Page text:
Then we veered left and headed up the Harlem River. this part of the course was flat and hot and the current, which I had thought would be traveling with us, switched to be unfavorable. I put my head down and hammered up stream and actually enjoyed this part because I was able to put a gap on the men's leading draft train. 
By the time we reached the Hudson River with 10 miles left to paddle, the current started playing tricks on us. It was seemingly in our favor so the majority of paddlers took a wide line and headed for the center of the river. The lead men started to pass me. Oh no! I paid close attention to my gps and started looking down the river at the moving water. The current was in fact against us. I headed left near the shore and watched as slowly the mens train near the center of the river broke up and slowed down and I once again took the lead. Looking ahead, some rain showers started moving across the city and coming down on us. This was my favorite part of the race. Getting cooled off by the rain and cloud cover. I felt great and motivated me to keep pushing hard. The wind was pushing from left to right with the mini squalls, so once again I was in a better position already being on the left side of the channel and all the paddlers who were now trying to head left and get out of the current were hitting head winds. 
The closer we got to the finish, the wind and rain died down, but the boat wakes from all the city water taxis got horrendous and a few times I was terrified of getting run over at full speed. All the safety boats for the event stayed close so I felt safe. I took one fall during the race about a mile from the finish due to a boat wake and tired, shaky legs. My left forearm started to cramp. This is the first time I have experienced cramping during a race. I adjusted my wrist position and it eventually went away.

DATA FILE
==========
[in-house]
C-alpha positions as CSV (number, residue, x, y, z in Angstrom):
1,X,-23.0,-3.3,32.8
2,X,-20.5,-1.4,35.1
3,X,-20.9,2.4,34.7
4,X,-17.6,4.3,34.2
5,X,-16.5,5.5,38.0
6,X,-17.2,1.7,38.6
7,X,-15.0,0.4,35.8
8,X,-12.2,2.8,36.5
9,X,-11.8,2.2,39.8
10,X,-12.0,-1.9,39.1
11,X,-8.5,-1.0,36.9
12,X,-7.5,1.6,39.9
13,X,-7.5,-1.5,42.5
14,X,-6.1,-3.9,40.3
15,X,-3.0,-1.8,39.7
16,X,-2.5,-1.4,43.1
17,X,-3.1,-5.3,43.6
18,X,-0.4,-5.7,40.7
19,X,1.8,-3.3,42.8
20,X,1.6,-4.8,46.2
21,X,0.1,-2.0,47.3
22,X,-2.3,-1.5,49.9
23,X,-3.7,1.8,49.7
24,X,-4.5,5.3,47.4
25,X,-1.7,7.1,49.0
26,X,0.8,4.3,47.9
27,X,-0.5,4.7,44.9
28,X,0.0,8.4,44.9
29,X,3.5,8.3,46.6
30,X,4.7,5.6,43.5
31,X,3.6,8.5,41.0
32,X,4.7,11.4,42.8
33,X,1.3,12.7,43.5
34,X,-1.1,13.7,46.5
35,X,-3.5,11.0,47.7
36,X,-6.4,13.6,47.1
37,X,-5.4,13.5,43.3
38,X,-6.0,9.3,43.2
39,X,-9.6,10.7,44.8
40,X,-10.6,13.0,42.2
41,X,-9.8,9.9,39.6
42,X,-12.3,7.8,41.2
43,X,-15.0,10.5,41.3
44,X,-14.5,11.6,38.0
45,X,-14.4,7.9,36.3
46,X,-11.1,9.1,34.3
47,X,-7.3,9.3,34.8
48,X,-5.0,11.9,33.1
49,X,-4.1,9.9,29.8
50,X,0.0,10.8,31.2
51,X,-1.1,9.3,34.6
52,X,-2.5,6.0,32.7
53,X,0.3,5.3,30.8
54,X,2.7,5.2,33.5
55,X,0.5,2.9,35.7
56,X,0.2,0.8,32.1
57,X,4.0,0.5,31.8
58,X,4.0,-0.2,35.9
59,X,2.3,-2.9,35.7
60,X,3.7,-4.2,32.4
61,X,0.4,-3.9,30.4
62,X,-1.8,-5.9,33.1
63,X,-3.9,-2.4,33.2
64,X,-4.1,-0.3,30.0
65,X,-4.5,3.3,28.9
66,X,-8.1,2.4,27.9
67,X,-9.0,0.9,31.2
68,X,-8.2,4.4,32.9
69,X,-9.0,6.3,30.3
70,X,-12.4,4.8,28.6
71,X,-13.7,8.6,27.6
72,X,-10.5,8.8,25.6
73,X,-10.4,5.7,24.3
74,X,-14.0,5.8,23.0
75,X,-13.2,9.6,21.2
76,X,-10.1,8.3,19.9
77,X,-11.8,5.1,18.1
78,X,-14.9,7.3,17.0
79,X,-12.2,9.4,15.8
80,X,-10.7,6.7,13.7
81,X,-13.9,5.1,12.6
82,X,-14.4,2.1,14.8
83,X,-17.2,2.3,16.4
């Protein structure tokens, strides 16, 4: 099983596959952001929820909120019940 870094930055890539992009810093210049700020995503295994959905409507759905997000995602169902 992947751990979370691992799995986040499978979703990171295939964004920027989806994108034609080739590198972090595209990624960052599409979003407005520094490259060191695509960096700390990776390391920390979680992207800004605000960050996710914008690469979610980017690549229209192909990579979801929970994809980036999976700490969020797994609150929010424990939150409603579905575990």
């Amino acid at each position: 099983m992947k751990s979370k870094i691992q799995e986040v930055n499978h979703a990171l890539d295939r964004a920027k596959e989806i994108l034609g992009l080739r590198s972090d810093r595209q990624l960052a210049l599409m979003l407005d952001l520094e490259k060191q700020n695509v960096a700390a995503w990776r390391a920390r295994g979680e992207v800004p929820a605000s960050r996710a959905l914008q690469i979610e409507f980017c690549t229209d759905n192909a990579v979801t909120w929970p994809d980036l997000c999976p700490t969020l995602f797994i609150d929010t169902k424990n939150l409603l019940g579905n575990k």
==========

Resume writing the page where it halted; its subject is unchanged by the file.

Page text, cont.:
We were met by cheering fans and volunteers at the finish line at Chelsea Piers. I ended up finishing in 4hrs and 15mins, 1st female and 2nd SUP overall. I was very happy with that. The showers at Chelsea Piers were open for us to shower and the after party was on a large party boat docked at the pier. Lots of hugs were given and stories were told about everyone's adventure paddling around New York City. Drinks and dinner were provided as well as a DJ although I couldn't find anyone with enough energy left to dance with me except the DJ himself. ;p
The awards were tear jerking. Richard Lee, Chris Macioch, and the SEA foundation volunteers are so incredible! The prize purse was $30,000, so I walked away with a really big check and a Tag Heuer watch! But the real winner was the lead fund raiser, a man who raised over $40,000 in donations by himself and did the 'recreational' 25mile paddle. (I can't remember his name.) WOW!